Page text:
Interlude: The accidental saver

This article first appeared in Personal Wealth, The Edge Malaysia Weekly, on August 27, 2018 - September 02, 2018.
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By all accounts, the road to frugality is littered with “good” investments. For instance, I once thought that spending almost RM8,000 on a first-generation radio-controlled quadcopter (a type of drone) was a great investment. I was investing in myself, I said, mostly on the off-chance that I would become a competitive drone racer one day.

Thankfully, my parents had other ideas and relieved me of the RM10,000 I had won years ago in a writing competition. They committed the sum to a fixed deposit and to this day, I am glad they did. Over the years, I have raised a few good fixed deposits of my own. So many, in fact, that I am now proud to say that I have misplaced at least two of my fixed deposit receipts.

But my financial decision-making was not always this poorly-oriented. Upon leaving secondary school, I became acutely aware of just how destructive I was as a child. My parents, sisters, cousins, uncles, aunts and grandmother remind me of this from time to time.

Gradually, I began to measure that destruction in ringgit and sen. I did not realise it at first, but measuring my destructive tendencies in this way went a long way towards shaping my frugal nature today.

For instance, when we were at kindergarten age, I sheared off nearly a third of my cousin’s finger in a particularly competitive game of “avoid the slamming door”. I will never forget the sight of my aunt, panicked and in tears, carrying my screaming cousin out of our late grandmother’s house and running at full pace to the clinic around the corner. Saving the bit of finger must have cost a pretty penny, even for nearly three decades ago.

Later on in life, I thought it would be a good idea to drift my mom’s nearly 16ft-long Volvo sedan on a very poorly tarred stretch of road. It went about as well as you can expect. My parents seemed to think the entire affair was my fault and that I should be responsible for paying the few thousand dollars to fix the car.

I would go on to fall in love with that Volvo. A few years later, I scrimped up enough money from my various call centre and freelance writing jobs to buy it off my mom.

But these expensive “accidents” tended to follow me wherever I went. Eventually, the lesson crystalized: Stupidity empties pockets. Thus, my unintentional journey to frugality began in earnest.

It was a happy coincidence that my dad had expertly maintained the car for more than a decade at that point. But other than that, keeping the car running was all me — and the mechanic my dad had introduced me to.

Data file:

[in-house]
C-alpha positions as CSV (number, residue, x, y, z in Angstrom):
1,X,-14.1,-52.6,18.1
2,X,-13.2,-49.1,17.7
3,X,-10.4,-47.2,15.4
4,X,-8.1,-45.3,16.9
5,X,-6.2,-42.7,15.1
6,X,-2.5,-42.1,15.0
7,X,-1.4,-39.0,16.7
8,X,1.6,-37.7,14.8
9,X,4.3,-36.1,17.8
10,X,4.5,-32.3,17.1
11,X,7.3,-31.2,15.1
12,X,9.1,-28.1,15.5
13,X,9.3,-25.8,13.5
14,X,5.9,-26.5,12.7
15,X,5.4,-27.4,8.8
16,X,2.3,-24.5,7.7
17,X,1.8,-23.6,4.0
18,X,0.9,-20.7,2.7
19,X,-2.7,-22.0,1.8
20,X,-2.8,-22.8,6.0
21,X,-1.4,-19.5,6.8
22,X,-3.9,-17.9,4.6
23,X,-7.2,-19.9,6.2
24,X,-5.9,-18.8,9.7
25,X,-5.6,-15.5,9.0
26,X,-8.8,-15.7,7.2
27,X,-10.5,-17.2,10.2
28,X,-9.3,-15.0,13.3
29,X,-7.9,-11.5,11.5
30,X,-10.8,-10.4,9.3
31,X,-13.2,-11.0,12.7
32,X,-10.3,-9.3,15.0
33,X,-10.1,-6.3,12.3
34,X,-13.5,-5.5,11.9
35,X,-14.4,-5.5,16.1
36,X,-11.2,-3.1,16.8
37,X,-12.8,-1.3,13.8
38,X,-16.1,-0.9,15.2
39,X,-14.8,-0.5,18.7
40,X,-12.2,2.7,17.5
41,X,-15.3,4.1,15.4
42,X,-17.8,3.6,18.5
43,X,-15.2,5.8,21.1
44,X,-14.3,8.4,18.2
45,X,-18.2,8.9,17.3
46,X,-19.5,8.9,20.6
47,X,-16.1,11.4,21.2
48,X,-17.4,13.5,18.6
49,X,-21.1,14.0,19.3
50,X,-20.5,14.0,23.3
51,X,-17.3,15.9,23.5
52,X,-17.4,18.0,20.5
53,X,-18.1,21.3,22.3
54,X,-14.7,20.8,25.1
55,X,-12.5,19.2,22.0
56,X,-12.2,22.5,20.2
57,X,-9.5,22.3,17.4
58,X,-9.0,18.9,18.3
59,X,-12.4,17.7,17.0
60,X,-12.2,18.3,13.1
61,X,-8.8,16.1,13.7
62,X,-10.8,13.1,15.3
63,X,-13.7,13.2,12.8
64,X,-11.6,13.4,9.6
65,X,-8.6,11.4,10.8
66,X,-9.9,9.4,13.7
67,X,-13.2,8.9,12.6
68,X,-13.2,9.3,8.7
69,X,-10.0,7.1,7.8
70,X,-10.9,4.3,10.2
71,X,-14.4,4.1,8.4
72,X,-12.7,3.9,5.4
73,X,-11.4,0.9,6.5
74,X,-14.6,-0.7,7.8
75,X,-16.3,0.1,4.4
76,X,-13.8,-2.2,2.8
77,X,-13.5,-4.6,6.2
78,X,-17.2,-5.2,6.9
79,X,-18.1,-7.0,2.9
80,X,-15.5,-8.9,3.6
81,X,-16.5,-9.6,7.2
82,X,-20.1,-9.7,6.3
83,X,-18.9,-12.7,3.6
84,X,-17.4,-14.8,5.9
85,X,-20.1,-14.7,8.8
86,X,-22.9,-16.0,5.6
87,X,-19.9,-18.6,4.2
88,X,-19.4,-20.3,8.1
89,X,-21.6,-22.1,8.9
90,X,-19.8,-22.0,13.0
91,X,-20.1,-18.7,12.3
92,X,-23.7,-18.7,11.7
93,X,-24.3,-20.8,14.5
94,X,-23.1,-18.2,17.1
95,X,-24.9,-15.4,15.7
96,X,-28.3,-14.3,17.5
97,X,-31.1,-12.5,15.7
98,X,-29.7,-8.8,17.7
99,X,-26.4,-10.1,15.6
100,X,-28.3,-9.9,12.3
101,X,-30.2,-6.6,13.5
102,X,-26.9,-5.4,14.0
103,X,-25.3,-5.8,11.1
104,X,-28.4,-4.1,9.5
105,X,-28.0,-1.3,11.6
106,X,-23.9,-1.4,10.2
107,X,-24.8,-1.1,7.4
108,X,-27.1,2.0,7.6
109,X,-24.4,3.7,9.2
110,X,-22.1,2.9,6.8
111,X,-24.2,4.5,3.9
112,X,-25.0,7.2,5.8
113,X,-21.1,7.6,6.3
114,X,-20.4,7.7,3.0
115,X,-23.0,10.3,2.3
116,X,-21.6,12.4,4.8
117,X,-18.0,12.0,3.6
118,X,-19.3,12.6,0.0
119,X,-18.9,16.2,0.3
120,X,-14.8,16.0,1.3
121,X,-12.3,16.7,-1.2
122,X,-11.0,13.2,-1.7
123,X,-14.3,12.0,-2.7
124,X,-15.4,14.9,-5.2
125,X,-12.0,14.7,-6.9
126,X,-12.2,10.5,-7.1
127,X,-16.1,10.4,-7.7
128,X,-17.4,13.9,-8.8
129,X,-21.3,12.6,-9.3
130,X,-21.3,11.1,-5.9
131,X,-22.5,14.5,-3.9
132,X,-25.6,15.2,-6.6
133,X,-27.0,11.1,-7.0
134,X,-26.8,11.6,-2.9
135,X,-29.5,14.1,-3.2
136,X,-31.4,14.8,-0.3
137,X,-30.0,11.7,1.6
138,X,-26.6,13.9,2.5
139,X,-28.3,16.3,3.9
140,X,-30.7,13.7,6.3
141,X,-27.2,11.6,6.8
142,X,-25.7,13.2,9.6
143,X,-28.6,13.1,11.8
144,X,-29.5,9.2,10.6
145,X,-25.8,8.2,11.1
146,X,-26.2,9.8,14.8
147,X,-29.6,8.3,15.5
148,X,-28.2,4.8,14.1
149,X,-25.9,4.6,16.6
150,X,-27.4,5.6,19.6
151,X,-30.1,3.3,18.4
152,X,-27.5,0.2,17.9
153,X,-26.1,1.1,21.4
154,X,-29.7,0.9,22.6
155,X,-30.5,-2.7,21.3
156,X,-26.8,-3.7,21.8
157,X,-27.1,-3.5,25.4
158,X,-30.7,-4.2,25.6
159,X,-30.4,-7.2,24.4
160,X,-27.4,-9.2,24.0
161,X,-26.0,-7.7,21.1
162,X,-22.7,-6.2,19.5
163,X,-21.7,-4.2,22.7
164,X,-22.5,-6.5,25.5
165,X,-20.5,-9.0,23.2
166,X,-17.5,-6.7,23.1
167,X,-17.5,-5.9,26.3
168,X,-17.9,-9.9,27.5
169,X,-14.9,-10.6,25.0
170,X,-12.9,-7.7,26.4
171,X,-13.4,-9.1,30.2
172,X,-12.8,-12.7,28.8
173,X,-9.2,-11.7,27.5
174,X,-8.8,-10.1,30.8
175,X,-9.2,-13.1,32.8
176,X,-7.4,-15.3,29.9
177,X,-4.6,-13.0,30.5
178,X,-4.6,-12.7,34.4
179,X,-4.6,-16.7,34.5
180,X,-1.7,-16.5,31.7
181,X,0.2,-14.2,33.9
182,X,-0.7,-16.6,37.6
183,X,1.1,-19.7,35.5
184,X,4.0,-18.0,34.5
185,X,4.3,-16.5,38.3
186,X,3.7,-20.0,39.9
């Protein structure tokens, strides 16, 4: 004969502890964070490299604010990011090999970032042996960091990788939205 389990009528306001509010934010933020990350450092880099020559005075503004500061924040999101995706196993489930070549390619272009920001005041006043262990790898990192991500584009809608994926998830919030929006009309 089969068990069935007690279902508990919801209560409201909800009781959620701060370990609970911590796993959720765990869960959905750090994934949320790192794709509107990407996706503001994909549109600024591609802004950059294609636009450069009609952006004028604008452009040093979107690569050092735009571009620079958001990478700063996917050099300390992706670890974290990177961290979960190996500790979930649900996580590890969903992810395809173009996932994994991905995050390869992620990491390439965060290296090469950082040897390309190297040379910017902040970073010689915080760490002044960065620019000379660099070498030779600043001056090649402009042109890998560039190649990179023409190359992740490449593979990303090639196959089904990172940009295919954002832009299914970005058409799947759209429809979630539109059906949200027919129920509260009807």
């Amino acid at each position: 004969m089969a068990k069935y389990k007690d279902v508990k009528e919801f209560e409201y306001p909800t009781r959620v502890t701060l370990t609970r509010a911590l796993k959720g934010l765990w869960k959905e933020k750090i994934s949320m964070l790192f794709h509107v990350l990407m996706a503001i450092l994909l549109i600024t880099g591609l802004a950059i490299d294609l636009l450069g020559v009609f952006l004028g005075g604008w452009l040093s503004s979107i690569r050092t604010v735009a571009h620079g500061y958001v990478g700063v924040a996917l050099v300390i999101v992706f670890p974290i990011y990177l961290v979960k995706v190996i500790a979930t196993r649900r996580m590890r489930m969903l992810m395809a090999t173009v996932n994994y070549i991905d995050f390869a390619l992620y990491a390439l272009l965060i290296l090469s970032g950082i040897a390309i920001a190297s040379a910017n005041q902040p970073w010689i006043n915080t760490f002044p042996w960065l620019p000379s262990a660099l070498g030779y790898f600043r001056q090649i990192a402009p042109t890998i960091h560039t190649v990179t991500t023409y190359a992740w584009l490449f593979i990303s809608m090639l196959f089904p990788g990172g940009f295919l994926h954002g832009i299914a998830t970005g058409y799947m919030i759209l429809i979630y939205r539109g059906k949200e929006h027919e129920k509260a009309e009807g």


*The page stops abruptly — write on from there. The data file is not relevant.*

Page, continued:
It also helped that I have conspiracy theory levels of distrust of online shopping, apps that promise discounts on everything from oxygen to bubble tea and credit card peddlers. Thanks to my tinfoil hat approach to managing finances, I was eventually able to get to a point where I save about 40% of my income after expenses, which I have managed to maintain until today.

I have a very small circle of friends (more of a triumvirate actually), so weekly clubbing and bar-hopping sessions were non-existent. Whenever possible, I would have them cough up money for drinks. In return, they got to be driven around in a pristine, comfortable — but surprisingly powerful — Swedish sedan.

I do have a thing for the Jack Purcell Converse brand of shoes. That could have become a really expensive habit but thankfully, I wear a US 15 shoe size. So, I have been able to save a lot of money on shoes. Since I was 15, I have been able to get by on three pairs of shoes every 10 years, becoming very well acquainted with my neighbourhood cobbler in the process.

One expensive vice I did have was a near decade-long smoking habit. But my guilt and inability to cut costs elsewhere finally reached a tipping point. I have managed to remain smoke-free for nearly two years now. Health benefits notwithstanding, you really cannot put a price on feeling morally superior to other smokers.

Having said that, the time is fast approaching for me to replace my wonderful old Volvo. It is not to say that the old girl is not dependable anymore, of course. That time when the engine died in an underground parking lot, I correctly deduced that it was simply a faulty fuse, rather than catastrophic engine failure. And when you consider how the car’s value may appreciate once my application for “classic” status is approved, I will be having a tax-free last laugh.